New York, NY, March 8, 2010 … The Anti-Defamation League (ADL) mourns the passing of Arnold Forster, an attorney who fought against anti-Semitism and extremism and advocated for civil rights and the State of Israel in a career spanning nearly 60 years at ADL. Mr. Forster, 97, died on Sunday night.
Since the mid-1930s, when Nazism came to power in Germany, Mr. Forster devoted his personal and professional life to the fight against religious prejudice and discrimination. His active concern with bigotry came about because of American hatemongers who were goaded and often financed by Nazis abroad, including Father Charles Coughlin and Gerald L.K. Smith.
In 1938 he organized a team of lawyers to serve as the volunteer legal arm of the Anti-Defamation League. He joined the League in 1940, and as Associate National Director was primarily responsible for building ADL's law department and civil rights program. In January 1946 he was appointed General Counsel, a position he held until 2003, though he retired from the League in 1979.
"Combating anti-Semitism became his life's work, and his approach was to take the fight both into the courtroom and directly before the public by shining the light of day on the bigots and their actions. And he was also one of the first Jewish leaders to publicly advocate for Israel," said Abraham H. Foxman, ADL National Director. "In many ways Arnold Forster was the personification of ADL, a man who was as much defined by his work as the League itself was shaped and transformed by his inspirational leadership and keen insight."
Admitted to practice before the U.S. Supreme Court in 1949, over his ensuing years at ADL Mr. Forster, together with other counsel, prepared amicus curiae briefs in most of the landmark civil rights causes that came before the Court. In 1979 he became an Of Counsel at the Shea & Gould law firm in its litigation section; in 1994 he joined Baer Marks & Upham LLP.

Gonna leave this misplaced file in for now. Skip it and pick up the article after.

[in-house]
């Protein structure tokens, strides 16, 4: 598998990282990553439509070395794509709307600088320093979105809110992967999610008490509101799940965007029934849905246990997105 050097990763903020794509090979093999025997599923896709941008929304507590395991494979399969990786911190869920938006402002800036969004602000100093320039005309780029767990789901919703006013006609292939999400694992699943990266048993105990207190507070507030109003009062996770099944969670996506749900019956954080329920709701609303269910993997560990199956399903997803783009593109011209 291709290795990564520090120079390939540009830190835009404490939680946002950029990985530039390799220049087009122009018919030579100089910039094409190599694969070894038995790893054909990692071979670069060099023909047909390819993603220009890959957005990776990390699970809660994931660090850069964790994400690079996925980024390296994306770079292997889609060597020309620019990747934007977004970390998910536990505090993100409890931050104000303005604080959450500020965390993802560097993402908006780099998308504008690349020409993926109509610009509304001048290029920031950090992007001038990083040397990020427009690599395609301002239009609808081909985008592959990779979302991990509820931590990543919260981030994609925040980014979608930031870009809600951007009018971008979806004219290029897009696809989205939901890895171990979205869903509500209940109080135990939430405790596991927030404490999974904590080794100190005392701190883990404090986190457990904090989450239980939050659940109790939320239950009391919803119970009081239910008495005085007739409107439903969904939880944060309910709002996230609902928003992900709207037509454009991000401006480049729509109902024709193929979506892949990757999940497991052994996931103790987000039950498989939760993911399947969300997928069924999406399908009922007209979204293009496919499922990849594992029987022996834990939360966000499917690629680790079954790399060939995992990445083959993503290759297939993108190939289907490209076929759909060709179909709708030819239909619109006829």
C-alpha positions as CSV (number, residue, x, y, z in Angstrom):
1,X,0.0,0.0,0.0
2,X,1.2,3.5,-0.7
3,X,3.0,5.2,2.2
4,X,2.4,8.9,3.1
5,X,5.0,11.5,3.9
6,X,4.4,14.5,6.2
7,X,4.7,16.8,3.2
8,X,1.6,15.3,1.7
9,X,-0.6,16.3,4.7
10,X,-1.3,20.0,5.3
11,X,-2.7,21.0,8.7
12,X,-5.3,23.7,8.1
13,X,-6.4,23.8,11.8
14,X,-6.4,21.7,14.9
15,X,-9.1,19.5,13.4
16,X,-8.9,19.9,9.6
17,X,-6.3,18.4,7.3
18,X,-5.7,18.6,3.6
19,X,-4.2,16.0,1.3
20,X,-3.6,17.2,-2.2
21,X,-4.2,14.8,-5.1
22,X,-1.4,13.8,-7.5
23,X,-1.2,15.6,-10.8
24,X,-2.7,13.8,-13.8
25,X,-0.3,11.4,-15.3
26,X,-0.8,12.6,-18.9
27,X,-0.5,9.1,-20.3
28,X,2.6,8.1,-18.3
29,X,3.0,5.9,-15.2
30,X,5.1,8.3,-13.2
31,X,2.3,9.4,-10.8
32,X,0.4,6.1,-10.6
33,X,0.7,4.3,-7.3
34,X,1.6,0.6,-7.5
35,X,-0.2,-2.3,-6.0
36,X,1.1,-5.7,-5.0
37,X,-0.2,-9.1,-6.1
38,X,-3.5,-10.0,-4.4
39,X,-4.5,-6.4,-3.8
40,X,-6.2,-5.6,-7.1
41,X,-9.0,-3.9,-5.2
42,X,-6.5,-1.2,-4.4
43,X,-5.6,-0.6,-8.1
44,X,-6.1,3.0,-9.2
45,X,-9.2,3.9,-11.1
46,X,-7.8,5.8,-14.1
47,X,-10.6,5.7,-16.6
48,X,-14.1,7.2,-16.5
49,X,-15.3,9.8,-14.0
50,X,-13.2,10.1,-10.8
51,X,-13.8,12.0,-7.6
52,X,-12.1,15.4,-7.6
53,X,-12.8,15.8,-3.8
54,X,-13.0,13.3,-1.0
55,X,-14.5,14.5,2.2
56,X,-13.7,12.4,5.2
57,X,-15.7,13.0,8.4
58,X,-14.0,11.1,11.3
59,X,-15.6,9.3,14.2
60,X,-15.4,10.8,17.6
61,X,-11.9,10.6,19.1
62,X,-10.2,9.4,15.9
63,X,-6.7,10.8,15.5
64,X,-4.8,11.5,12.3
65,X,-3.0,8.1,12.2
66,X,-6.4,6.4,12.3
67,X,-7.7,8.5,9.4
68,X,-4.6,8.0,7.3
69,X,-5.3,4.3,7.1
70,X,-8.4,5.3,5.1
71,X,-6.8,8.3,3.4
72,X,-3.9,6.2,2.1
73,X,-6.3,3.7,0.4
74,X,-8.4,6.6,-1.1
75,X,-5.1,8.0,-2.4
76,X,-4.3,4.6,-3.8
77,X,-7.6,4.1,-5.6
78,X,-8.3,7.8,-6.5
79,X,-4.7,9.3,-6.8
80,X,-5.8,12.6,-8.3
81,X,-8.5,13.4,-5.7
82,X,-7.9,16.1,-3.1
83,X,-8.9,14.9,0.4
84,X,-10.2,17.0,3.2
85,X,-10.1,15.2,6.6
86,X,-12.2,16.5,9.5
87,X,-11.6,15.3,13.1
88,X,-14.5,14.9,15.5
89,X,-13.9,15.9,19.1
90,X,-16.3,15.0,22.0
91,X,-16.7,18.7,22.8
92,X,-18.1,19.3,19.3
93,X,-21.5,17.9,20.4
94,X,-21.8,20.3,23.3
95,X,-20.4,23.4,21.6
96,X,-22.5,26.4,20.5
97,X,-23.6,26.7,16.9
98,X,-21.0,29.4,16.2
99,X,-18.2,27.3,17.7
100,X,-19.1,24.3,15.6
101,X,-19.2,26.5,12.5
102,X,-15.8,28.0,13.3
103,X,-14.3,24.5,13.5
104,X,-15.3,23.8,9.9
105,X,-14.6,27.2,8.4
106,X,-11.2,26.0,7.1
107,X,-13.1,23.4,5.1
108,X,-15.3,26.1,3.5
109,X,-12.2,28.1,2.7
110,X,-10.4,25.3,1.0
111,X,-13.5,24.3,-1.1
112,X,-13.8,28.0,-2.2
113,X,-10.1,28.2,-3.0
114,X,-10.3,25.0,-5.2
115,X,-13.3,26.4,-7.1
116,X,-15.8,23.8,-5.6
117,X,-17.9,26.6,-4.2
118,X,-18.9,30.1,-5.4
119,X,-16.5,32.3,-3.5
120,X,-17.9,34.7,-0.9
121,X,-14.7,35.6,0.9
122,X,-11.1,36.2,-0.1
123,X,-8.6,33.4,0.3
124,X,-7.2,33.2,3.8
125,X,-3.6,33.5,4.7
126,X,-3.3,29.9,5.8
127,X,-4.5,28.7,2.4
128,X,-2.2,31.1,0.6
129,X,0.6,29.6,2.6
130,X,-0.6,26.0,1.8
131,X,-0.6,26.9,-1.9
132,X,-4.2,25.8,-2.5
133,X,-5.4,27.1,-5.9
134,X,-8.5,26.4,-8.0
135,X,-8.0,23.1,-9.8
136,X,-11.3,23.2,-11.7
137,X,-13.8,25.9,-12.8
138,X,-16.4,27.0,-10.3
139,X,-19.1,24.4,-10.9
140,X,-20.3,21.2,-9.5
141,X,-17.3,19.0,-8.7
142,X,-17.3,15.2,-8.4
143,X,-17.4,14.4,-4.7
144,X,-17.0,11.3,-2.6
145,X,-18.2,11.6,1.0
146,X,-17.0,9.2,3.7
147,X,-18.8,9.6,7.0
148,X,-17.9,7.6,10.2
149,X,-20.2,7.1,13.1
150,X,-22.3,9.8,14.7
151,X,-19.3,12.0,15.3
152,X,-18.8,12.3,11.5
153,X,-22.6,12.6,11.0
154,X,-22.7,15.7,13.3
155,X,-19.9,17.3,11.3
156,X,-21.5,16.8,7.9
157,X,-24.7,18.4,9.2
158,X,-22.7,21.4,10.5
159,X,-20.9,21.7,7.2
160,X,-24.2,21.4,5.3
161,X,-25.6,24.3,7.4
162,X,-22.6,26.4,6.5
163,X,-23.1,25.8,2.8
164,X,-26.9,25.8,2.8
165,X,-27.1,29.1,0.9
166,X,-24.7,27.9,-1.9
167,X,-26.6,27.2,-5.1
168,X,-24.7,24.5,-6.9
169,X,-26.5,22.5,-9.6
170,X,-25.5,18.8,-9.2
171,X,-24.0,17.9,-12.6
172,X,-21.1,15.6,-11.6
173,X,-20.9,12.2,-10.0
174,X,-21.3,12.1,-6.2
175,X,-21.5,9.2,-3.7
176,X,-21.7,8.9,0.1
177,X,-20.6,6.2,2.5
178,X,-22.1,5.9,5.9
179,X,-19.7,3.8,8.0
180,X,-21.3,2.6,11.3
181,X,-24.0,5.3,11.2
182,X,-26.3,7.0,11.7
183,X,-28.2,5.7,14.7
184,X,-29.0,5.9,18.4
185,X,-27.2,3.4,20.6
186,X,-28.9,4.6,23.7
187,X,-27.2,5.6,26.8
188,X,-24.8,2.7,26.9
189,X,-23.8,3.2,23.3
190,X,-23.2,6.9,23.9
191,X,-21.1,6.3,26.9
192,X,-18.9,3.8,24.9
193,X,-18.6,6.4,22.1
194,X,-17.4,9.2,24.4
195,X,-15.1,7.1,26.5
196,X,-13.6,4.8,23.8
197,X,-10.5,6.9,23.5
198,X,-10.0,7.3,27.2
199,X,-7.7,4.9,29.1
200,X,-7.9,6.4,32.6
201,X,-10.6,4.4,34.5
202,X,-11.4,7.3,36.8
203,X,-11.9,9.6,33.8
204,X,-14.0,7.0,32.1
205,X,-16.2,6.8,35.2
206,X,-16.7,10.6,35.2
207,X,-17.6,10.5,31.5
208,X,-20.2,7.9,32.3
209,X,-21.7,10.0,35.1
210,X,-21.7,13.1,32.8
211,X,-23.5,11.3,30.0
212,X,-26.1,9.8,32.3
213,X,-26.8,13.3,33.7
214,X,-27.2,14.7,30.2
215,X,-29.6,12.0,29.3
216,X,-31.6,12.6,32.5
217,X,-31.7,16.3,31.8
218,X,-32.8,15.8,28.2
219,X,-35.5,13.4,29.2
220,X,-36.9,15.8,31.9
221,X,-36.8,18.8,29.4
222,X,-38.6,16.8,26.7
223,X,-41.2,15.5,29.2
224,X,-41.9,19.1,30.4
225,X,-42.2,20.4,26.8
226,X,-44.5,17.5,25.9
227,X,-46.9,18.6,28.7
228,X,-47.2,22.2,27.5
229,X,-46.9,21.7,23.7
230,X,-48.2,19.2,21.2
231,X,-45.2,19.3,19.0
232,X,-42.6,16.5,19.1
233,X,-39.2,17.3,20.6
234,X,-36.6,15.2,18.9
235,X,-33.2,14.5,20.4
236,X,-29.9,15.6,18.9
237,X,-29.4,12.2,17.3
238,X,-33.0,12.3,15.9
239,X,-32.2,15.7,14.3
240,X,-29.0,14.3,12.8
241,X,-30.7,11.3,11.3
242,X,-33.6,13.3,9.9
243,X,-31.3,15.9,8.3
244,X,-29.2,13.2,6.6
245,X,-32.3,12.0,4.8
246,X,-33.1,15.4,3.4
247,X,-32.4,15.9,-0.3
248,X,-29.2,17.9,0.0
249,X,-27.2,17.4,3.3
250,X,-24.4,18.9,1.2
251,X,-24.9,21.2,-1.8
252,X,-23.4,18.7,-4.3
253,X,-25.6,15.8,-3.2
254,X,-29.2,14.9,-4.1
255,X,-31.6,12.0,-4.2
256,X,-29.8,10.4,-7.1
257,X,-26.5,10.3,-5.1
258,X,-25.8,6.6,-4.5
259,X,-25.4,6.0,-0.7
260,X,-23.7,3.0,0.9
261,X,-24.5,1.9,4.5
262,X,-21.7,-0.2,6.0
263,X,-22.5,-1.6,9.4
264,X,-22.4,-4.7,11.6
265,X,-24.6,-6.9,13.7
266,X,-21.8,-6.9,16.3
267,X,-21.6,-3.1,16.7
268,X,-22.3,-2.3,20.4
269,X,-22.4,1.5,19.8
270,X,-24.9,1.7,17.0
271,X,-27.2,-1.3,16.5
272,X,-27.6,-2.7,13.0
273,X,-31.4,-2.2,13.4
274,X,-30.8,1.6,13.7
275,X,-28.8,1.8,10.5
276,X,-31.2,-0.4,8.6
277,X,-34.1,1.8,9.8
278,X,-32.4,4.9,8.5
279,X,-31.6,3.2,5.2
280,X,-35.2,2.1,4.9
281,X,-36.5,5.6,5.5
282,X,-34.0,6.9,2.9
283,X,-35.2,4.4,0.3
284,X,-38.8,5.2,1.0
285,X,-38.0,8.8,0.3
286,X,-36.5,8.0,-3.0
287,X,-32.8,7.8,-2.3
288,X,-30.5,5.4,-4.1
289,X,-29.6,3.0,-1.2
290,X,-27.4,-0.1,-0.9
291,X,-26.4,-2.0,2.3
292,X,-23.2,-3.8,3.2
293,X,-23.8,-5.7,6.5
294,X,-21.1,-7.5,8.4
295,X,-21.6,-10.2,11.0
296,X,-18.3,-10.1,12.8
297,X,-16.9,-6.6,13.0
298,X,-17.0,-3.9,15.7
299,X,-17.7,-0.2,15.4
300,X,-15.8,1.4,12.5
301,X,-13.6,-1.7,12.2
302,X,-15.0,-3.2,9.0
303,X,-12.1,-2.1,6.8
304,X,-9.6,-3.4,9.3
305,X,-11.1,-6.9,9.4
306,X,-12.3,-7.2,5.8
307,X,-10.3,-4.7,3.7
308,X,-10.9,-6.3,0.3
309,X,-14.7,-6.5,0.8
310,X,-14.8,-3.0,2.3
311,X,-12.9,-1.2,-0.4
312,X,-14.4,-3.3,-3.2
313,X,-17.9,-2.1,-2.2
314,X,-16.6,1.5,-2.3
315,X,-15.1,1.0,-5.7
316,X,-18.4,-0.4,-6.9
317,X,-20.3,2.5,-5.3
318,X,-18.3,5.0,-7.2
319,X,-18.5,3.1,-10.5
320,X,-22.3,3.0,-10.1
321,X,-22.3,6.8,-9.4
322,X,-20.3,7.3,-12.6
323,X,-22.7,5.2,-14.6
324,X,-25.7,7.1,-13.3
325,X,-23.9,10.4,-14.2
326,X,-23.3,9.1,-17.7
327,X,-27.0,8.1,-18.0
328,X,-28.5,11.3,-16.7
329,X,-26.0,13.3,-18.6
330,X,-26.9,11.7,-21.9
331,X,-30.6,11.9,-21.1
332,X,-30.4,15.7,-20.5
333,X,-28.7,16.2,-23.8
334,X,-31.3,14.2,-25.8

ADL's Annual Audit of Anti-Semitic Incidents evolved from the annual audit of religious prejudice conceived by Mr. Forster in 1947 and has been adapted by many human relations agencies. His memoir, Square One, was published in 1988 and he co-authored several books with then-ADL National Director Benjamin R. Epstein, including The Troublemakers (1952), "Some of My Best Friends…" (1962), Danger on the Right (1964), and The New Anti-Semitism (1974).
In 1967, Mr. Forster wrote Report From Israel based upon his frequent trips to the Middle East to observe first hand the Arab-Israeli situation for his radio-TV series for broadcast to the United States, Europe and Africa. The Overseas Press Club of America awarded its 1972 Citation for Excellence for the Best Radio Interpretation of Foreign Affairs for his radio program, "Dateline Israel." His documentary film "Avenue of the Just" was among the programs that won the 1980 Emmy Award for the ABC Network. This prize-winning film was part of Mr. Forster's "Dateline Israel" TV series. His film "Zubin and the IPO", the story of the Israeli Philharmonic Orchestra and its conductor, Zubin Mehta, won the 1983 Emmy as the outstanding Program Achievement in the Performing Arts and First Prize at the 1983 American Film Festival.
Arnold Fastenberg was born in Brooklyn on June 25, 1912 to Hyman and Dorothy Fastenberg. He was a graduate of DeWitt Clinton High School in the Bronx, St. John's University and St. John's Law School. "I worked my way through school as a lifeguard and an actor in the theatre," he told the ADL Bulletin in 1979. "While I was studying law, I acted at night at the Provincetown Playhouse. One director said I should change my name, so I did."
He is survived by his daughter, Janie Forster Berman, and son-in-law Dr. Howard Berman; his daughter-in-law, Carole Rothman, and four grandchildren: Charles and Molly Forster and Jordan and Camryn Berman. He was married to the former May Kasner, whom he called "Daisy May," for 65 years, until her death in 2005. His son, Stuart, a physician, passed away in 1991.